Trudeau on Quebec face-cover ban: not our business to tell women what to wear

Justin Trudeau: ‘I don’t think it’s the government’s business to tell a woman what she should or shouldn’t be wearing.’

Canadian prime minister responds to province’s law obliging niqab or burqa wearers to unveil on public transit or while receiving government services

Justin Trudeau has said it is not the government’s business to tell a woman what or what not to wear after the Canadian province of Quebec passed a law – believed to be the first of its kind in North America – obliging women wearing the niqab or burqa to unveil when riding public transit or receiving government services.

On Wednesday, Quebec’s Liberal government flexed its majority to vote in a law banning face coverings for those offering or receiving services from government departments, as well as municipalities, school boards, public health services and transit authorities.

The legislation has been condemned by critics who say it deliberately targets Muslim women. Others have raised the possibility that women who wear the niqab or burqa would not be able to access health services, sit for school exams or borrow books from the library.

Amid widespread confusion as to how the new law would be applied and who it would affect, provincial authorities said they would work with municipalities, schools and public daycares to establish clear guidelines.

On Friday, Trudeau said his government was looking into the legislation. “I don’t think it’s the government’s business to tell a woman what she should or shouldn’t be wearing,” the prime minister told reporters. “As a federal government, we are going to take our responsibility seriously and look carefully at what the implications are.”

When asked if his government would move to challenge the law in court, Trudeau simply repeated that Ottawa was looking carefully at the implications of the law. Legal observers said they expect several advocacy groups to challenge the new law in courts, pitting it against the country’s Charter of Rights and Freedoms as well as the provincial equivalent.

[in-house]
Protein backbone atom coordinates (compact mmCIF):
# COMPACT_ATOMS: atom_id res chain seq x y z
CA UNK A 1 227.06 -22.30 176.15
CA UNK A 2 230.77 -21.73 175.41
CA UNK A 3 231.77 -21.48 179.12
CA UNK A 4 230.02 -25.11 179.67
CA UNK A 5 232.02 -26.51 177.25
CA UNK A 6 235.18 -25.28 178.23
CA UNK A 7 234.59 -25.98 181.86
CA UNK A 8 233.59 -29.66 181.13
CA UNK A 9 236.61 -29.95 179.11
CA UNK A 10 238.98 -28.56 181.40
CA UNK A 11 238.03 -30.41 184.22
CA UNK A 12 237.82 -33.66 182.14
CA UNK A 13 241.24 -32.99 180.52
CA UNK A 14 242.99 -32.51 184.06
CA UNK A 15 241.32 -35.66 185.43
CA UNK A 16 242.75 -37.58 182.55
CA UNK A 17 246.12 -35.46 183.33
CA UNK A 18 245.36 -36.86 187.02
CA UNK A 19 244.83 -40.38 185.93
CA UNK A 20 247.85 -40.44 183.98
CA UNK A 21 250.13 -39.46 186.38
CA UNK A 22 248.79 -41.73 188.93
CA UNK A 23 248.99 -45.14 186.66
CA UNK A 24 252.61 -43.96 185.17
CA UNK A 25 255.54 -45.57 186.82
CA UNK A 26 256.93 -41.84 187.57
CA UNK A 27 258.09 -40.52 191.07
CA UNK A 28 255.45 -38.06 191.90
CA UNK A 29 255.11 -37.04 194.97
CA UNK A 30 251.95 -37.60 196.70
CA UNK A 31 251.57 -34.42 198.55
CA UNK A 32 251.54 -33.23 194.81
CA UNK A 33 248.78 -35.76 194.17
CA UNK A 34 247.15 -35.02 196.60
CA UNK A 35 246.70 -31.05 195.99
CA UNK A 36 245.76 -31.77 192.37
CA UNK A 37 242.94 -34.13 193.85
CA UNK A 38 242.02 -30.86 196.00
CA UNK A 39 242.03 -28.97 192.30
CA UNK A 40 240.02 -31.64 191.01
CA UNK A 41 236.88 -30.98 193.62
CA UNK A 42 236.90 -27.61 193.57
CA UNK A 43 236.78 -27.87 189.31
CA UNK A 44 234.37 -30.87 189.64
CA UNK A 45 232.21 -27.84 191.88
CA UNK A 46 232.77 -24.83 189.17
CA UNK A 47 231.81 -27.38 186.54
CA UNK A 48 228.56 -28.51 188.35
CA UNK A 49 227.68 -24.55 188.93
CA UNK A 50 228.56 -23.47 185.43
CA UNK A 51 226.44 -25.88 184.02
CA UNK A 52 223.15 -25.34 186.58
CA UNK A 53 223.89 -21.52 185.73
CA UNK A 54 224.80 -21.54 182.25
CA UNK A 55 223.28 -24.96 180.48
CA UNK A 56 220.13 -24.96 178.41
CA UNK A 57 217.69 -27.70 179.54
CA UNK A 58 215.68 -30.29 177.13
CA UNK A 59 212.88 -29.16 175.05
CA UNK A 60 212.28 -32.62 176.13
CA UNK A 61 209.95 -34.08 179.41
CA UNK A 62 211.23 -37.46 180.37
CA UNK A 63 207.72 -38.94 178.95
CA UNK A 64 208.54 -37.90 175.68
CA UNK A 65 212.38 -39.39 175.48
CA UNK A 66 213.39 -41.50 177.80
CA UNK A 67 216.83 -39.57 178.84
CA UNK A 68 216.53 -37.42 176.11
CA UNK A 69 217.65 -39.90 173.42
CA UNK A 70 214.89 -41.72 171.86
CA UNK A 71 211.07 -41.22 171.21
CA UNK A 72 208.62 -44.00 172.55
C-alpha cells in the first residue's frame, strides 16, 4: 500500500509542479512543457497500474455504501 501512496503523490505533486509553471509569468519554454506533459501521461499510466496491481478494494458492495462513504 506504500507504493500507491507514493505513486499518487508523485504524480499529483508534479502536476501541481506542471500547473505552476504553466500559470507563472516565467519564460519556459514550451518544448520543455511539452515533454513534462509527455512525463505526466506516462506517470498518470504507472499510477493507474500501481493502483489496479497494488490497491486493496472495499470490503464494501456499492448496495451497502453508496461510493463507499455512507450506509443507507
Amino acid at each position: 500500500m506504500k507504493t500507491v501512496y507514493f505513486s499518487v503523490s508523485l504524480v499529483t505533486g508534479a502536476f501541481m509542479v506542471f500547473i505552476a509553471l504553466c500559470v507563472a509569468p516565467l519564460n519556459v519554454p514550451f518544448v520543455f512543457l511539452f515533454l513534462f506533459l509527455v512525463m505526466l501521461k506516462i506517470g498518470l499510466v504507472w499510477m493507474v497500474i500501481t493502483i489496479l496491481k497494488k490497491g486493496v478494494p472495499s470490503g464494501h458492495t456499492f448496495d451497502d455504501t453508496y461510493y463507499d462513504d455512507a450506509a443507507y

One day earlier Trudeau – whose Liberal party holds 40 seats in the province of Quebec – gave a more careful responsible, apparently not wanting to be seen as interfering in Quebec politics.

“The federal government has an obligation to accept the fact that the provinces have a right to pass their own legislation, but as you know full well, as a Liberal, at the federal level, I believe fundamentally in rights, in the Charter of Rights and Freedoms, and I will always defend that,” he said. “It’s not up to the federal government to challenge this, but we will certainly be looking at how this will unfold with full respect for the national assembly.”

Quebec officials have said the law – which does not specifically mention the niqab or burqa – was designed to address public safety, noting that it would also apply to masked protesters.

“We are just saying that for reasons linked to communication, identification and safety, public services should be given and received with an open face,” Philippe Couillard, the premier of Quebec told reporters on Wednesday. “We are in a free and democratic society. You speak to me, I should see your face, and you should see mine. It’s as simple as that.”

On Friday, a small group of people protested at bus stops in Montreal, with their faces covered by ski masks and scarves.

“This law is targeting specific people and cultures, which is not fair,” one protestor told the Montreal Gazette. “We think it is inhibiting people from practicing the freedoms they have as Canadians.”

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